Lower fuel prices and a softening used truck market constrained fourth-quarter revenue growth at Ryder System, but demand for Ryder’s fleet and supply chain services remained strong.
Still, the vehicle lessor is lowering its expectations for 2016, planning to add fewer vehicles to its leased fleet, cutting back on “discretionary” costs and “modestly” reducing its workforce.
Ryder increased operating revenue, excluding fuel, by 7 percent year-over-year in the quarter. That increase would have been 9 percent, excluding the effect of currency exchange rates.
For the quarter, total revenue rose 1 percent to $1.67 billion. Full-year revenue dropped 1 percent to $6.6 billion. But the Miami-based company earned more from that revenue.
Comparable net earnings, accounting for one-time charges in the 2014 fourth quarter, rose 5 percent to $88.8 million. For the full year, comparable earnings rose 10 percent to $327.3 million.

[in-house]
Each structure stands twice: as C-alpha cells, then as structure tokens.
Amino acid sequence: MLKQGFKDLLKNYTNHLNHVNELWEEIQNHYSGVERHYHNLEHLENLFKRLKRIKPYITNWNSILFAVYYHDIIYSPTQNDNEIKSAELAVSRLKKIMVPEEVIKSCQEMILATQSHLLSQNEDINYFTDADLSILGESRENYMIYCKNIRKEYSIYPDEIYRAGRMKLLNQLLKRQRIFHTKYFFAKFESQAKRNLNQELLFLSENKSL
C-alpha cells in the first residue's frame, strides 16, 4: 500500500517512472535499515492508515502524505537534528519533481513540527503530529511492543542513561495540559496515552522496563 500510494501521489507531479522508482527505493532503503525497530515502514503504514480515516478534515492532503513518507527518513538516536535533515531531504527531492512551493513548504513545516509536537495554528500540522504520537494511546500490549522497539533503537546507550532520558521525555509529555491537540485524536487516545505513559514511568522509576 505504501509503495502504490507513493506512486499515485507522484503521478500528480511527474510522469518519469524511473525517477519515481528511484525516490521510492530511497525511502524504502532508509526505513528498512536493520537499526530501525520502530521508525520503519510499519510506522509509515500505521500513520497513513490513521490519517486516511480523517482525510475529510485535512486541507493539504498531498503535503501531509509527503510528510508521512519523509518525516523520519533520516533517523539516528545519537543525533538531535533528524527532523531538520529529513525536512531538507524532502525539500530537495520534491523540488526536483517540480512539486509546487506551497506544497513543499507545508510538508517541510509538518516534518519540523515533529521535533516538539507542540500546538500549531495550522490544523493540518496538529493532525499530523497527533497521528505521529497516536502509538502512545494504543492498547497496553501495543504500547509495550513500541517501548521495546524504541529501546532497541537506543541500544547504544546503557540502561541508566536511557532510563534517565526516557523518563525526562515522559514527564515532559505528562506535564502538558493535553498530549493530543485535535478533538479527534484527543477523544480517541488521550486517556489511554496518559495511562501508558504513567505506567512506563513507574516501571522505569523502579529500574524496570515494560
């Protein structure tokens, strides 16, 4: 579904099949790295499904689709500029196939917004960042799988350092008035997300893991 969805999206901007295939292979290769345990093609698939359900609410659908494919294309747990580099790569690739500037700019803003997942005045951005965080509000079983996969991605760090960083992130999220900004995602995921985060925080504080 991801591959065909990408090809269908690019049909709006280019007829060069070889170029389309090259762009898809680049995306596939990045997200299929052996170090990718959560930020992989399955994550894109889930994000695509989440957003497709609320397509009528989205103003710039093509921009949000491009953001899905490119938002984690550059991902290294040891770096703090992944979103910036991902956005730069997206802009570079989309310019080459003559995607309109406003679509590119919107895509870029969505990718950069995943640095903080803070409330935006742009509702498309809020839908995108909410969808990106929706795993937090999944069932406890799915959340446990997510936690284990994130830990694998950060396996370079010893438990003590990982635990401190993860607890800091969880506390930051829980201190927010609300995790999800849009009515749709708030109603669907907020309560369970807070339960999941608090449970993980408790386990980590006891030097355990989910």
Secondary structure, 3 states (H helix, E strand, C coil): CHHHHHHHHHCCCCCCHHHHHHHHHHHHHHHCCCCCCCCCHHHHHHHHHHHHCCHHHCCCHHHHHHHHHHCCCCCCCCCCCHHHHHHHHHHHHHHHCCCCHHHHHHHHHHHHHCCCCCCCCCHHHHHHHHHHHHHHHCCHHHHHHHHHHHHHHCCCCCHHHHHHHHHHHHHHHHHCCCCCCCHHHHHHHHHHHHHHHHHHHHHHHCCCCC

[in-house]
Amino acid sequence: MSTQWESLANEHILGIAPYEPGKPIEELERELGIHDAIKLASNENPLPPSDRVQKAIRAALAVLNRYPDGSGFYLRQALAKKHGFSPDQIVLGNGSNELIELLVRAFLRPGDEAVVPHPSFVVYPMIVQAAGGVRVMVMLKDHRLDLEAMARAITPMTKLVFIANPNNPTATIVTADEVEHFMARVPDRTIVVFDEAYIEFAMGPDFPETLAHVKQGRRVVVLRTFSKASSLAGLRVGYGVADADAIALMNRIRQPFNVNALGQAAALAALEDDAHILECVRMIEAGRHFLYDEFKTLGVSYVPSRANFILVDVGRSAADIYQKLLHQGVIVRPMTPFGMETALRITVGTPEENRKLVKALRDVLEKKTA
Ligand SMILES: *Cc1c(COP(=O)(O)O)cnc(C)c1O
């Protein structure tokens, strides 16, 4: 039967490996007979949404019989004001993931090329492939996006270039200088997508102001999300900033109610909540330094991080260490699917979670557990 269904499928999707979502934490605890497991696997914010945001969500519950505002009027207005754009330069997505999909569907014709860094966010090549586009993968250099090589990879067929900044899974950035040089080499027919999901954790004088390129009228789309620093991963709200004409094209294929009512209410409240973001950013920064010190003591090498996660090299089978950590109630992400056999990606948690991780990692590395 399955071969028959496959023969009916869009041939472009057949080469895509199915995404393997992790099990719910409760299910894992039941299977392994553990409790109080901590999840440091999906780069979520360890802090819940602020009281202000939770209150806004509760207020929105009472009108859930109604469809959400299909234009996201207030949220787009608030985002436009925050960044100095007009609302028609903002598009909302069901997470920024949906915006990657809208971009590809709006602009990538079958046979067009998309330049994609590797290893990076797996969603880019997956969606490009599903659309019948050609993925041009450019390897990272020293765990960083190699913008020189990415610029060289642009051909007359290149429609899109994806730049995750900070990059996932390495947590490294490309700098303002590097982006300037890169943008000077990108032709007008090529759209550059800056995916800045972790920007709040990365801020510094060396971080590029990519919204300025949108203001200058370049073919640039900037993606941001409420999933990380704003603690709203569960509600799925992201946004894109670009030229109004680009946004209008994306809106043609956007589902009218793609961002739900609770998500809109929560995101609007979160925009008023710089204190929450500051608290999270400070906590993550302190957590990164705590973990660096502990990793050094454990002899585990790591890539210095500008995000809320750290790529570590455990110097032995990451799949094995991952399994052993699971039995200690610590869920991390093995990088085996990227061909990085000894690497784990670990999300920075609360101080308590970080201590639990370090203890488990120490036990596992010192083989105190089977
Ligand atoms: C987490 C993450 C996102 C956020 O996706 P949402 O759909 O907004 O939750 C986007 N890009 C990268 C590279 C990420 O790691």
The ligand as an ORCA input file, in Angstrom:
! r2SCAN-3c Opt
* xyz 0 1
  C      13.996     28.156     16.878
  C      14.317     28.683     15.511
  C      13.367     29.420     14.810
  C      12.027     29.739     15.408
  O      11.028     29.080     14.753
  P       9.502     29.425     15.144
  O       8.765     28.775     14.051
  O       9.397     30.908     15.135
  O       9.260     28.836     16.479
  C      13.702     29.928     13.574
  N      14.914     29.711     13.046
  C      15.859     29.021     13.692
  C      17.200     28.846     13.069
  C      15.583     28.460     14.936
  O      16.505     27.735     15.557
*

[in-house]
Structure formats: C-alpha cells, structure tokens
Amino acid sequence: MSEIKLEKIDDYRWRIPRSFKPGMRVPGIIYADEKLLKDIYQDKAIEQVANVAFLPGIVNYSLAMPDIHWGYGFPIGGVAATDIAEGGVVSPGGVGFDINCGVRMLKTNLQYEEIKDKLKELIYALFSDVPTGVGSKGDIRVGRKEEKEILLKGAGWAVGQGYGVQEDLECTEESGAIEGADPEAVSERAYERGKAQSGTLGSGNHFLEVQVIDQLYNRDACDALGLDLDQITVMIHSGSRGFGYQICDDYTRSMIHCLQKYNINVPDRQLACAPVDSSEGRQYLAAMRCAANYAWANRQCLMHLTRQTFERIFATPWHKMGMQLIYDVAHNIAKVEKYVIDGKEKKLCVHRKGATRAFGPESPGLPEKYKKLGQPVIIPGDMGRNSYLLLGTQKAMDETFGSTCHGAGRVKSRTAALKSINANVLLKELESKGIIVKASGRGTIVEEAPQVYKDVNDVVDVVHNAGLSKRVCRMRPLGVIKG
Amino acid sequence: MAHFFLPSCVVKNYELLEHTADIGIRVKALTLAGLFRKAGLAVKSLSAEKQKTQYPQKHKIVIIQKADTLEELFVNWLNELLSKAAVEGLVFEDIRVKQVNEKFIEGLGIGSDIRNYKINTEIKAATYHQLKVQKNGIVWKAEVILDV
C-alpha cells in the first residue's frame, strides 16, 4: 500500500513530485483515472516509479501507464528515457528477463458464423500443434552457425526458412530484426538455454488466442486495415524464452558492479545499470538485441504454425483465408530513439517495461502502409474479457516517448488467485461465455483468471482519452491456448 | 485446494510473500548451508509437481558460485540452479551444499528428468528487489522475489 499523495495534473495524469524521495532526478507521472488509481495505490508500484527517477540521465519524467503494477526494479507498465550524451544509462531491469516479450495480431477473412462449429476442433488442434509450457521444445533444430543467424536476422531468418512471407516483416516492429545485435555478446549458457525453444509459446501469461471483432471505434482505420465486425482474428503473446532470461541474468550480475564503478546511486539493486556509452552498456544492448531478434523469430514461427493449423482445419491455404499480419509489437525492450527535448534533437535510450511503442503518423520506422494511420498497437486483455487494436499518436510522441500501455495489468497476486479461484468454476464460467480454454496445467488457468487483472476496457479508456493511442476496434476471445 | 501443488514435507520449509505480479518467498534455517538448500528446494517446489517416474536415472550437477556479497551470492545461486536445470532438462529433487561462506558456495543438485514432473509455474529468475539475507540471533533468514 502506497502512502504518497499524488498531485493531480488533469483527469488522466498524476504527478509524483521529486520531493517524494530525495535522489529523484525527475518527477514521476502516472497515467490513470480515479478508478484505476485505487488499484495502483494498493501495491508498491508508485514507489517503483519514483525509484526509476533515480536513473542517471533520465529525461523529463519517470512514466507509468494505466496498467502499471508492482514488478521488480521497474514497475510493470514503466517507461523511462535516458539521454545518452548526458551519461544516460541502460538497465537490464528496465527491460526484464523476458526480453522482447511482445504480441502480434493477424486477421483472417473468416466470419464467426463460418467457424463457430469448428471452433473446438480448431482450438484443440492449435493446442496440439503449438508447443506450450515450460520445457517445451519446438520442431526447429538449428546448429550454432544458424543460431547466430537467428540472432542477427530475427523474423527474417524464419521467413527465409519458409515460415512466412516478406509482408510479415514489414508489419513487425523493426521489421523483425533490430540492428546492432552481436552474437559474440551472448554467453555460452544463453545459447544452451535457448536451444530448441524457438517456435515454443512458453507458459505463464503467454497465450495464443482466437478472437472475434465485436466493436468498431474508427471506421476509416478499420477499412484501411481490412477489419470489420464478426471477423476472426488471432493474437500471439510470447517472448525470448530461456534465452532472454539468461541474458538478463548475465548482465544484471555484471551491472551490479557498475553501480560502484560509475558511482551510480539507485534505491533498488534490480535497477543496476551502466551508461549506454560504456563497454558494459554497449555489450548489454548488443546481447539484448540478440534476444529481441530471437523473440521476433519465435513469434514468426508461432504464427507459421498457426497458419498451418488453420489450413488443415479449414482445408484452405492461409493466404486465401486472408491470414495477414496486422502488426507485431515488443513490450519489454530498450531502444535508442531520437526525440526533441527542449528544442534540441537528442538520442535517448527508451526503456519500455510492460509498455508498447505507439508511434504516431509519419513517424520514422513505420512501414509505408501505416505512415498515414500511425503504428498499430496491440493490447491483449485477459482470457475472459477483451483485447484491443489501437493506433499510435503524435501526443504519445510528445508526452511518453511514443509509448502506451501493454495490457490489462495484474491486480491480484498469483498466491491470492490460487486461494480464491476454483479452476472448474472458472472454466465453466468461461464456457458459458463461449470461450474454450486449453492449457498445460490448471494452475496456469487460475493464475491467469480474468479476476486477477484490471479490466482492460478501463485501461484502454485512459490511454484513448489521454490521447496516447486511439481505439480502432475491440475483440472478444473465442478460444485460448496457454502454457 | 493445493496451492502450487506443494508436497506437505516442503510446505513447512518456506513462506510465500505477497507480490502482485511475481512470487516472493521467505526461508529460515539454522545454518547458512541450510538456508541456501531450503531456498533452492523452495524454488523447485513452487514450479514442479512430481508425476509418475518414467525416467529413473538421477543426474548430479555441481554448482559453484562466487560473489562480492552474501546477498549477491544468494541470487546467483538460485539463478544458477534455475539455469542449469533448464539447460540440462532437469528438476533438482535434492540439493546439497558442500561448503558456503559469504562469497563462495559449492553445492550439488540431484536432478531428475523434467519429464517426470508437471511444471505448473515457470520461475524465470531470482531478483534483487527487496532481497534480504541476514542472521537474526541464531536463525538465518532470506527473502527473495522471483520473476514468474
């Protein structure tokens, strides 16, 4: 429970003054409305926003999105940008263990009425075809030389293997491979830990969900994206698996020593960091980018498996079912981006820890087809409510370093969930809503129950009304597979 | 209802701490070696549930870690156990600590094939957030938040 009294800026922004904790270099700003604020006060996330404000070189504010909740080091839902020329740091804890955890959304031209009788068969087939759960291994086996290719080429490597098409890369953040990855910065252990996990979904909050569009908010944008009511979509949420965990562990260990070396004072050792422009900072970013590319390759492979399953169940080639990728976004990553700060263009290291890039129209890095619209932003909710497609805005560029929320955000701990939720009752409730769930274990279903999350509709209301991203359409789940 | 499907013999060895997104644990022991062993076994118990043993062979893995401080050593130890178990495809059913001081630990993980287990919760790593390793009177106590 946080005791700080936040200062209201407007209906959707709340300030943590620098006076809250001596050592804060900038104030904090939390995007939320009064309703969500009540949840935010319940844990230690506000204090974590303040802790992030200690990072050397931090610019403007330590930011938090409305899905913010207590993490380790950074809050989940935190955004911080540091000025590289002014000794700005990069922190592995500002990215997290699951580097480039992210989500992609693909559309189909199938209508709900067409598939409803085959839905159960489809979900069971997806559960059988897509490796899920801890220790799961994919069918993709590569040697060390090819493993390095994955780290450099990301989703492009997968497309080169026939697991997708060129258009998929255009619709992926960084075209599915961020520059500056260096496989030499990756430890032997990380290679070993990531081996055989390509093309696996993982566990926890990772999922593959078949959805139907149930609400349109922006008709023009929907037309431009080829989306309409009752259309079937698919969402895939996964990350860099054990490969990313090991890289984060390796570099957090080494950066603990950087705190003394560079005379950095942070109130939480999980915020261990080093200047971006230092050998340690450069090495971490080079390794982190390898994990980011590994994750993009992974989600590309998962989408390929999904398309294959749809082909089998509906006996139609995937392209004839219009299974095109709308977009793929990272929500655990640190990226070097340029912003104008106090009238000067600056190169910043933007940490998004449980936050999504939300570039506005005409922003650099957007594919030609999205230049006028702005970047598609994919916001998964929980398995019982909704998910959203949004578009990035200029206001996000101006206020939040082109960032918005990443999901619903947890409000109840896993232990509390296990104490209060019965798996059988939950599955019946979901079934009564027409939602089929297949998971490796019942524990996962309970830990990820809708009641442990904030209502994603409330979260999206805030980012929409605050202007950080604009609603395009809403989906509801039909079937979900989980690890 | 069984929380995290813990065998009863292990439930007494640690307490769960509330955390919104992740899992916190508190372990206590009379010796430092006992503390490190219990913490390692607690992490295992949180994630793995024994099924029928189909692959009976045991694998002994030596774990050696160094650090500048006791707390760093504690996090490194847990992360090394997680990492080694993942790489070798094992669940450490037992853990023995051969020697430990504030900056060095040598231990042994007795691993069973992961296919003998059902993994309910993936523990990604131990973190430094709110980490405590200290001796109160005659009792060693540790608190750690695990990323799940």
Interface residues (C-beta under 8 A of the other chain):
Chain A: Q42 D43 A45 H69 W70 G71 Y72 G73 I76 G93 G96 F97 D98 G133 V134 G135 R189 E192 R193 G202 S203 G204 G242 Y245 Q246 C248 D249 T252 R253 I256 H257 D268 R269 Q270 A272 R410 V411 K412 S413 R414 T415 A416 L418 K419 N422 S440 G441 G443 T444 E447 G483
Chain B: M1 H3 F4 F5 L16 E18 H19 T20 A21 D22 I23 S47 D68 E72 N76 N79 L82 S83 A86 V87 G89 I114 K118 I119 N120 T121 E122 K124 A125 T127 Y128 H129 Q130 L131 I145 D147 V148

Total revenue in its core fleet management division, which offers trucks for lease and rent, was flat year-over-year at $1.15 billion, but operating revenue rose 7 percent to $999.4 million.
Ryder ended 2015 with record lease fleet growth of 6,800 vehicles, but only plans to add 3,500 vehicles in 2016, anticipating a soft freight environment and weak used tractor market.
Ryder’s dedicated transportation business increased revenue 5 percent to $232.4 million and operating revenue 11 percent to $187.6 million on the back of new business and higher pricing.
The supply chain division saw total revenue drop 1 percent to $392.5 million, thanks in part to unfavorable foreign exchange rates. But operating revenue rose 4 percent to $322.1 million.
“We have assumed further deterioration in used vehicle pricing, with tractor pricing dropping by around 20 percent” from a first-half 2015 peak, Chairman and CEO Robert Sanchez said.
“Given the uncertainty around 2016 freight levels, we have also planned for lower rental demand and minimal rental capital spending, reducing our exposure in this transactional business,” he said.
Sanchez expects continued demand for outsourcing from shippers to drive contractual business in its leasing, dedicated and supply chain divisions, even if the U.S. economy grows slowly.
The company expects revenue for 2016 to rise 6 percent to approximately $7 billion.